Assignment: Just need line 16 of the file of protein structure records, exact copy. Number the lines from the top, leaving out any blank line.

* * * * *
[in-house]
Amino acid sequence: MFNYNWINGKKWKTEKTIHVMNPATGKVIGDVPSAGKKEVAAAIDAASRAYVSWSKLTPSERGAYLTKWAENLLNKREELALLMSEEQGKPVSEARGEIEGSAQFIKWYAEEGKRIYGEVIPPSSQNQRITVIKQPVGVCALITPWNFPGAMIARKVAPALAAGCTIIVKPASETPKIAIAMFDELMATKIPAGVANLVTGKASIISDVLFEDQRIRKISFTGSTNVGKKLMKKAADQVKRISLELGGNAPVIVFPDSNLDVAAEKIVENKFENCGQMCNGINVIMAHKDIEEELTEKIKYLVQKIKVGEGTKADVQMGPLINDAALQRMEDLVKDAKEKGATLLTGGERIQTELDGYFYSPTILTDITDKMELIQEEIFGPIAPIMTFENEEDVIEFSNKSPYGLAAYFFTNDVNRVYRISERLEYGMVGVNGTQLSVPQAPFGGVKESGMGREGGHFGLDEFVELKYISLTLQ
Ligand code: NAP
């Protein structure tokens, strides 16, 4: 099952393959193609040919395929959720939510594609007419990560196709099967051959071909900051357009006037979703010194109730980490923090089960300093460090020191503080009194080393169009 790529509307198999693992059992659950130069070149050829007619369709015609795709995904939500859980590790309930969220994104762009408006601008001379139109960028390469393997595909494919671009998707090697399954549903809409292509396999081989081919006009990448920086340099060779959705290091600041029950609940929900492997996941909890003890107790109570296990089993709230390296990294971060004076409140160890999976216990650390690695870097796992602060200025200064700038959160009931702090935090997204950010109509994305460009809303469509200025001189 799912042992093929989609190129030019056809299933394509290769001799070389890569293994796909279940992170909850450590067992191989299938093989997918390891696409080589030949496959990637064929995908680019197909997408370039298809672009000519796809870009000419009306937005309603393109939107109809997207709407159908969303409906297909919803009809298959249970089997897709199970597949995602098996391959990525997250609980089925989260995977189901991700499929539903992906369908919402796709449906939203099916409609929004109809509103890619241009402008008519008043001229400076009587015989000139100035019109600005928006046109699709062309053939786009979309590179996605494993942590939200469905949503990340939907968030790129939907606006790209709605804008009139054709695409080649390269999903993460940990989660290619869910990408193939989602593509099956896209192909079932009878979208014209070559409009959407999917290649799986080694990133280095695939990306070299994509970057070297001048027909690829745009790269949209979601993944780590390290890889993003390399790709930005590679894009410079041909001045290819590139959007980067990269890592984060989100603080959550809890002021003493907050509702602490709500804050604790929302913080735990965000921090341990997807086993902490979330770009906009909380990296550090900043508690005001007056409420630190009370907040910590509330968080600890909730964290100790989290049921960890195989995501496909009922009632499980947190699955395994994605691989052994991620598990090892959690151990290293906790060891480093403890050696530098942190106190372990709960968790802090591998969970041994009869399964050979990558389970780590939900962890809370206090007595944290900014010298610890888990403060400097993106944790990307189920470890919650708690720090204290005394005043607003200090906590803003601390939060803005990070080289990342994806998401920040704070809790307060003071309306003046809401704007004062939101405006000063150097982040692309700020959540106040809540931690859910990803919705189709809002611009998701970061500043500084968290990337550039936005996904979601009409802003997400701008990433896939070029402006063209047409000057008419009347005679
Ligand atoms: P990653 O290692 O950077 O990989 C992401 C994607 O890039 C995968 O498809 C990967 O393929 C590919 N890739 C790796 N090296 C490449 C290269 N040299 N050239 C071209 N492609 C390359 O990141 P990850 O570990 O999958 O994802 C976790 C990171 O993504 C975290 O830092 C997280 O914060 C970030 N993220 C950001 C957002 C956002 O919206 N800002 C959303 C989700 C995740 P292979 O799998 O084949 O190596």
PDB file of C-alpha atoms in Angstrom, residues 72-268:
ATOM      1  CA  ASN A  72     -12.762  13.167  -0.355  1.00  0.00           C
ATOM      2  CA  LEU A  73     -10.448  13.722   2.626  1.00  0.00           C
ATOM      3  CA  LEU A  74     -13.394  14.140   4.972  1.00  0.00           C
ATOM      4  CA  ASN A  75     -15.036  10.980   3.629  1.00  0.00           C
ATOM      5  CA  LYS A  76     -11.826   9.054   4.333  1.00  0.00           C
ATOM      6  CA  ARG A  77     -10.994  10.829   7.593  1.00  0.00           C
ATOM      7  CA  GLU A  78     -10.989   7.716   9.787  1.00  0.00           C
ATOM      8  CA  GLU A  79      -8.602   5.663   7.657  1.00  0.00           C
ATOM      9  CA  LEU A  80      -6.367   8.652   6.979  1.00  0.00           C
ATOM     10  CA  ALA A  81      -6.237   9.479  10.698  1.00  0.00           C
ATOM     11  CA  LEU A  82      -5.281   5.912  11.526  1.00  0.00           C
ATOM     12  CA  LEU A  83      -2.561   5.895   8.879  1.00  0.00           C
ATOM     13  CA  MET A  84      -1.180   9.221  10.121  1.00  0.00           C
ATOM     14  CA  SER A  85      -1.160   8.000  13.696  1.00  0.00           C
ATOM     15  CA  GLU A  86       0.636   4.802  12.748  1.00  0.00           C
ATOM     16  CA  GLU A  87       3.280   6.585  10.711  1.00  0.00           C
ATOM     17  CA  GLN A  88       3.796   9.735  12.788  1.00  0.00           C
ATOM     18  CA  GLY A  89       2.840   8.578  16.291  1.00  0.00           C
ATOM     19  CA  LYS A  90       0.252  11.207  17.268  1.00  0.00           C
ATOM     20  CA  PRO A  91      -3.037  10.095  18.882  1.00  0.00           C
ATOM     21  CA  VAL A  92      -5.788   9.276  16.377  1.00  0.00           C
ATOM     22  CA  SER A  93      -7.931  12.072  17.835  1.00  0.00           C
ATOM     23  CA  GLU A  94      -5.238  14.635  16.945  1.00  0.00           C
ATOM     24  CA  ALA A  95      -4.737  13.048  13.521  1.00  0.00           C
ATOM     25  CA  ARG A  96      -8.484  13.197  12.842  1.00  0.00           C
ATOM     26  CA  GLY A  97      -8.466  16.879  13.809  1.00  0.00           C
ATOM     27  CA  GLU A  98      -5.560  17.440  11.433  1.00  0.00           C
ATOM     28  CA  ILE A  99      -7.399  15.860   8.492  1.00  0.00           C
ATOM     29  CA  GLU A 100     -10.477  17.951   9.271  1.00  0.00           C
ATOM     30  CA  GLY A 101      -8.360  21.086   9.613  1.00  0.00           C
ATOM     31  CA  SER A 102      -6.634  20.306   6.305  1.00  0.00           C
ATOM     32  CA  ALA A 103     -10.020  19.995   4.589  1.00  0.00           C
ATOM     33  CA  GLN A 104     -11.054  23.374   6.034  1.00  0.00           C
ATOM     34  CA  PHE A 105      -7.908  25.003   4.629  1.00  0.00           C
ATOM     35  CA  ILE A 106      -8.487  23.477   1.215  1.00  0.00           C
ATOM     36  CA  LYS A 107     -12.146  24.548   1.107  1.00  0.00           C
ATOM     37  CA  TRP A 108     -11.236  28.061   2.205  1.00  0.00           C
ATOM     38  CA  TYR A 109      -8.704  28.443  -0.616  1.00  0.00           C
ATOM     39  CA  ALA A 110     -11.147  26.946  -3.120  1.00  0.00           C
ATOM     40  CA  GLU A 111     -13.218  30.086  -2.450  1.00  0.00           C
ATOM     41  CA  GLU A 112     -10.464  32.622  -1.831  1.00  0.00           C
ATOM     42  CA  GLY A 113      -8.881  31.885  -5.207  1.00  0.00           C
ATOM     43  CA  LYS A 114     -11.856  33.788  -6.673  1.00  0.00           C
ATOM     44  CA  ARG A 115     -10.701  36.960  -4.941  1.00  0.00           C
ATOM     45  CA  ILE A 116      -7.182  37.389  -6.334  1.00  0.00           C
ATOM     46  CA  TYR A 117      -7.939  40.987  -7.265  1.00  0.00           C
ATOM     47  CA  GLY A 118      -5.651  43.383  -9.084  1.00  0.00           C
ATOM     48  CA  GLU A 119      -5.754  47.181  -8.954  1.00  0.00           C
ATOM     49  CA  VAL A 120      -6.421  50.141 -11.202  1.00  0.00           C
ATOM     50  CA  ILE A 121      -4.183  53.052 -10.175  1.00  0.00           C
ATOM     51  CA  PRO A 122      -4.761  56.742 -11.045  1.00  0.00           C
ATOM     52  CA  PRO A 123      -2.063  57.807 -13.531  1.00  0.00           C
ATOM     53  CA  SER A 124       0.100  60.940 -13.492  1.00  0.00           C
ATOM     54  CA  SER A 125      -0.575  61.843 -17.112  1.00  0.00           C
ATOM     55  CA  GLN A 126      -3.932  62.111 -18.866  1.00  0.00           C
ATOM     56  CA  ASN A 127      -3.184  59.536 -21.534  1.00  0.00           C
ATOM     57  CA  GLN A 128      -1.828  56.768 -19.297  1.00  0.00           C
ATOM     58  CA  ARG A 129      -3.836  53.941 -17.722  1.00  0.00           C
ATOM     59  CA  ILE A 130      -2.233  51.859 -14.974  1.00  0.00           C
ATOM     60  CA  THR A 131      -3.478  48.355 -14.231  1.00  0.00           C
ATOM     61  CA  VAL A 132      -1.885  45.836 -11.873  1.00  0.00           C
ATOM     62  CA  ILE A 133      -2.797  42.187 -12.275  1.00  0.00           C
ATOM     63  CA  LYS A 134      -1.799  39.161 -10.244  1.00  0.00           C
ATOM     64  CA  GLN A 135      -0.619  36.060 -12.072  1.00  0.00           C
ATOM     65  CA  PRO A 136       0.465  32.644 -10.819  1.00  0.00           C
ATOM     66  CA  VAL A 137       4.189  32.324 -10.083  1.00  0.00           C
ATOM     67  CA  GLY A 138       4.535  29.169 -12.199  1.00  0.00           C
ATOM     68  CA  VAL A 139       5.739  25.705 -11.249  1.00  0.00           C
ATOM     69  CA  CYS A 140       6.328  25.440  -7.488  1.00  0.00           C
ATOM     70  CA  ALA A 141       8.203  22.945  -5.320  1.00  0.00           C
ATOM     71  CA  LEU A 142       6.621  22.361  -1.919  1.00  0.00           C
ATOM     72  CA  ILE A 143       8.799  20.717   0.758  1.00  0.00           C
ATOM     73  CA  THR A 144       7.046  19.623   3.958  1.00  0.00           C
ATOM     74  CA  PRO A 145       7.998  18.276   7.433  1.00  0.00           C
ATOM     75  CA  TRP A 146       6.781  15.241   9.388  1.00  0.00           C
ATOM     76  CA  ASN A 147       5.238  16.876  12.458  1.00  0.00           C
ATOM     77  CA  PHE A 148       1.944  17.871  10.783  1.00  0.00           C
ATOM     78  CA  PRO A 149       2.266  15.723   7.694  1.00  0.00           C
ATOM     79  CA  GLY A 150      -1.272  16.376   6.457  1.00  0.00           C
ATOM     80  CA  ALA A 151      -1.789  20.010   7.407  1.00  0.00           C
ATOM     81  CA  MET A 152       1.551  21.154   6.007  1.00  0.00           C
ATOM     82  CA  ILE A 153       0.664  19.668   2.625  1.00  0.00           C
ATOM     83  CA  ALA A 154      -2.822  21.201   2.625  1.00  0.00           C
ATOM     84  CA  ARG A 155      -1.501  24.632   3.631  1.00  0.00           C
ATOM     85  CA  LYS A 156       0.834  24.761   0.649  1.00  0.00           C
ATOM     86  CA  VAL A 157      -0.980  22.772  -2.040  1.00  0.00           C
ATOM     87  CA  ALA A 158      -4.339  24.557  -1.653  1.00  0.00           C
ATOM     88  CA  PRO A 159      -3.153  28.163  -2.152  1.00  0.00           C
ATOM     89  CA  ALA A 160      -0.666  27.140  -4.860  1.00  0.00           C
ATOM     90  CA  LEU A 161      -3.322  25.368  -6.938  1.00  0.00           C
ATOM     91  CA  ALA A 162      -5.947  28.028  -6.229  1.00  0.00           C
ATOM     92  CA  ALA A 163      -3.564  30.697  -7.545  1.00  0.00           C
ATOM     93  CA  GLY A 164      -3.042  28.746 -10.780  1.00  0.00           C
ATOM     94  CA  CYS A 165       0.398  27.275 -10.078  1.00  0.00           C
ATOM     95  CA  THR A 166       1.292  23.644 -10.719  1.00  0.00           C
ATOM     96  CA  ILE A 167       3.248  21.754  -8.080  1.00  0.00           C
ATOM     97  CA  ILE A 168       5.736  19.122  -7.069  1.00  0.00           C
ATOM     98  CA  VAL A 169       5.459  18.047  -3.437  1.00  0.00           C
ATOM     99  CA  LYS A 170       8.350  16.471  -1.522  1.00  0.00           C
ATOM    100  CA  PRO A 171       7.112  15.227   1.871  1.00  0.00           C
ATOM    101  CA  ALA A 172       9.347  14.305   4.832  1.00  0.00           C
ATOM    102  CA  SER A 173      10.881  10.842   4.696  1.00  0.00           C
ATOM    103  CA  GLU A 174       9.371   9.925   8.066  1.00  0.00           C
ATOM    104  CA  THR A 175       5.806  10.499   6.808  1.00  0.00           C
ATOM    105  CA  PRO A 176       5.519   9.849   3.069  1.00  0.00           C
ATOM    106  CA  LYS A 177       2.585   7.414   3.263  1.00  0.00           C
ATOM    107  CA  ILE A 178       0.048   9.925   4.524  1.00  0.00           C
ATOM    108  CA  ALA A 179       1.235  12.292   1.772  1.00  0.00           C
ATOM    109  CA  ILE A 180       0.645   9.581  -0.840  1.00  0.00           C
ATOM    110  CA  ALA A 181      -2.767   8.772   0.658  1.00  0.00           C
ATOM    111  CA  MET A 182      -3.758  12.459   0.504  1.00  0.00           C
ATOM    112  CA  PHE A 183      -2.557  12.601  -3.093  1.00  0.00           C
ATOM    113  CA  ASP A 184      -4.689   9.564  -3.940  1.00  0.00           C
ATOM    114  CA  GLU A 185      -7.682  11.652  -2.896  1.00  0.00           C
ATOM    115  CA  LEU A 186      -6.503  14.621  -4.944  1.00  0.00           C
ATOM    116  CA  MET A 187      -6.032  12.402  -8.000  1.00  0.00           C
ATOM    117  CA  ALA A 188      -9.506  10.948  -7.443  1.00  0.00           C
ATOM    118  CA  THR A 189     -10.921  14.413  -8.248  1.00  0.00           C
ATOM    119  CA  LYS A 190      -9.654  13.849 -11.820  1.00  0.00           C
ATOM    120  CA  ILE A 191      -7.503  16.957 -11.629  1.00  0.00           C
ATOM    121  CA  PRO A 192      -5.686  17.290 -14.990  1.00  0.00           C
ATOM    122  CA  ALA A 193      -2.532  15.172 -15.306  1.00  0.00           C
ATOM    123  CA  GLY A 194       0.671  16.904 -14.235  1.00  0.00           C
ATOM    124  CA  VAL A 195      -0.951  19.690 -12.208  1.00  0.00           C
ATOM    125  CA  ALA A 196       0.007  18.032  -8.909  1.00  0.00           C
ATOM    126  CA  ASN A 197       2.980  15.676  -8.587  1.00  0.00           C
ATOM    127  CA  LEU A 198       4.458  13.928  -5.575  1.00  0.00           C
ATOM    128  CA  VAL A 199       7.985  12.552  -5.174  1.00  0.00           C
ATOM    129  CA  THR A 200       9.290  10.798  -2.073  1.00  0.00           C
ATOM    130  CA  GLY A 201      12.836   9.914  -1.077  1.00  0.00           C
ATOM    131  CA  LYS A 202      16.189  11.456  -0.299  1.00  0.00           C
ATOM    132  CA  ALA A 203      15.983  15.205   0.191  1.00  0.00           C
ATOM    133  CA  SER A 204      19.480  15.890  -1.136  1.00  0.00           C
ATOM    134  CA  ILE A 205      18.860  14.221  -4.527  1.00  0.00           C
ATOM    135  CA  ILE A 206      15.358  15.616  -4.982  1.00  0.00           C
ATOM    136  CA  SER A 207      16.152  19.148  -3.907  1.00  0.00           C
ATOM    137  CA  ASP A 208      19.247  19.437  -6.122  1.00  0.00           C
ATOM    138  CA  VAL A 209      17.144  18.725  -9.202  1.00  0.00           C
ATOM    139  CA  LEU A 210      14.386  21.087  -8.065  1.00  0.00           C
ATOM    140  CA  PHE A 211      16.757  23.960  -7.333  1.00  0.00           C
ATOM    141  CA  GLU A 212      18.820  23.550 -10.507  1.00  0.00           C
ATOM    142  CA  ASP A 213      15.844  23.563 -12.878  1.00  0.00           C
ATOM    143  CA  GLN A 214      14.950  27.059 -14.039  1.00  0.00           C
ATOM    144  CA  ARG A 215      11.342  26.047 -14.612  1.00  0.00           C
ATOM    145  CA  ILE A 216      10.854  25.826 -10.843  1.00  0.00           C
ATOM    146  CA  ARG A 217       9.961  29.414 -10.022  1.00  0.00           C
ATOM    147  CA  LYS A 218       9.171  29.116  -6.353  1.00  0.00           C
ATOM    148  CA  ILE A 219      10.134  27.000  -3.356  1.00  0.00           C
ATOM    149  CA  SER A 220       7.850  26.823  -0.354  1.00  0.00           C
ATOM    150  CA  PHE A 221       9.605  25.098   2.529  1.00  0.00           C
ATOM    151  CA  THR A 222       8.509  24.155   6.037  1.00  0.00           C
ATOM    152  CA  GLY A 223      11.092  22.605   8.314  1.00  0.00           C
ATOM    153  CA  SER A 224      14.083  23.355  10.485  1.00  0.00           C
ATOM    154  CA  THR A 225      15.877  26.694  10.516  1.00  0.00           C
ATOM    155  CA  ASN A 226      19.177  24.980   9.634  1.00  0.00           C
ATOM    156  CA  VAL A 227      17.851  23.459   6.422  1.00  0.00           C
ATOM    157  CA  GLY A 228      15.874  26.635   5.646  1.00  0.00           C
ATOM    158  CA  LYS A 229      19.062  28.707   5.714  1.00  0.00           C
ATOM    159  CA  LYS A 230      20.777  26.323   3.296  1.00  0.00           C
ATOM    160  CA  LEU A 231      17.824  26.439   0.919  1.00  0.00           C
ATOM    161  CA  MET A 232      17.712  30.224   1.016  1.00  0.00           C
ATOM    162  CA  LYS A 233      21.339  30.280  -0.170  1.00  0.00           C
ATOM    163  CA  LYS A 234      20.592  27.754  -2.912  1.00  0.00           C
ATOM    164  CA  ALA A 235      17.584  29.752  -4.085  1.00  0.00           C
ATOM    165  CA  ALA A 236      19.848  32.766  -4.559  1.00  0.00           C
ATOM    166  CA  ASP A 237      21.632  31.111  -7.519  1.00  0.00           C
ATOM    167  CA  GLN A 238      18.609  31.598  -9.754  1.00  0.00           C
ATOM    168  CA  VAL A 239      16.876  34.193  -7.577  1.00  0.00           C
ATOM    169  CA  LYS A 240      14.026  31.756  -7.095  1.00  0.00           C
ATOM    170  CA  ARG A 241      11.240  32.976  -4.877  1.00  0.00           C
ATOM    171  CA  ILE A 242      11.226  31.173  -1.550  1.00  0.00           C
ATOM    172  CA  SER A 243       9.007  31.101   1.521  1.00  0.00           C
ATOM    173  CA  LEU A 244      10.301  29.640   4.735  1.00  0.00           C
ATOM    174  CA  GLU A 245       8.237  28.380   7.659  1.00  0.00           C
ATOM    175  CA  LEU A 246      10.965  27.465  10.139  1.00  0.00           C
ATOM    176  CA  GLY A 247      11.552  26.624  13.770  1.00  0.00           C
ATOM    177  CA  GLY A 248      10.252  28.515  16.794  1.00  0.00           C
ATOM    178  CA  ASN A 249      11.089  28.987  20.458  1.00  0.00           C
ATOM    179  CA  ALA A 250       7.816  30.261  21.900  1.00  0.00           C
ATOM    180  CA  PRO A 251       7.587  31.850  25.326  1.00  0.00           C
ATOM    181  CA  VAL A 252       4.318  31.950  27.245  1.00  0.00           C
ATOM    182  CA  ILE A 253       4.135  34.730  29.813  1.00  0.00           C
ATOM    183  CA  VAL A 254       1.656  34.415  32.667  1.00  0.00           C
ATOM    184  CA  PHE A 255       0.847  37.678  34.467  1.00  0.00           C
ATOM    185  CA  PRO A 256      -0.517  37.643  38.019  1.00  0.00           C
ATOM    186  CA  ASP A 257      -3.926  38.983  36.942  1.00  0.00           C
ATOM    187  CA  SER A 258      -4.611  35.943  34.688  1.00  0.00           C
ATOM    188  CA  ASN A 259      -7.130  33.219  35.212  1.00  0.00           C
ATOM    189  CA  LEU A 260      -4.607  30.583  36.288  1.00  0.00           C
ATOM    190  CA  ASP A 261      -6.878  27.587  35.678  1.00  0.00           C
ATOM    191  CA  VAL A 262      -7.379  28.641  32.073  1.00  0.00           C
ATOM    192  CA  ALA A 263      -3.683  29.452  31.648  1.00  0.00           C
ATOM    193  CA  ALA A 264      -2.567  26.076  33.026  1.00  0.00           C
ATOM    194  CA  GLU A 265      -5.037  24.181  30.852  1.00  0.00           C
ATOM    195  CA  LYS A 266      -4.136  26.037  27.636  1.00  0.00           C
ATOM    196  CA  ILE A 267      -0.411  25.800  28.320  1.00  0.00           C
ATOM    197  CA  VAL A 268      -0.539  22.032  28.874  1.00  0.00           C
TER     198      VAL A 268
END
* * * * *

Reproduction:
ATOM     10  CA  ALA A  81      -6.237   9.479  10.698  1.00  0.00           C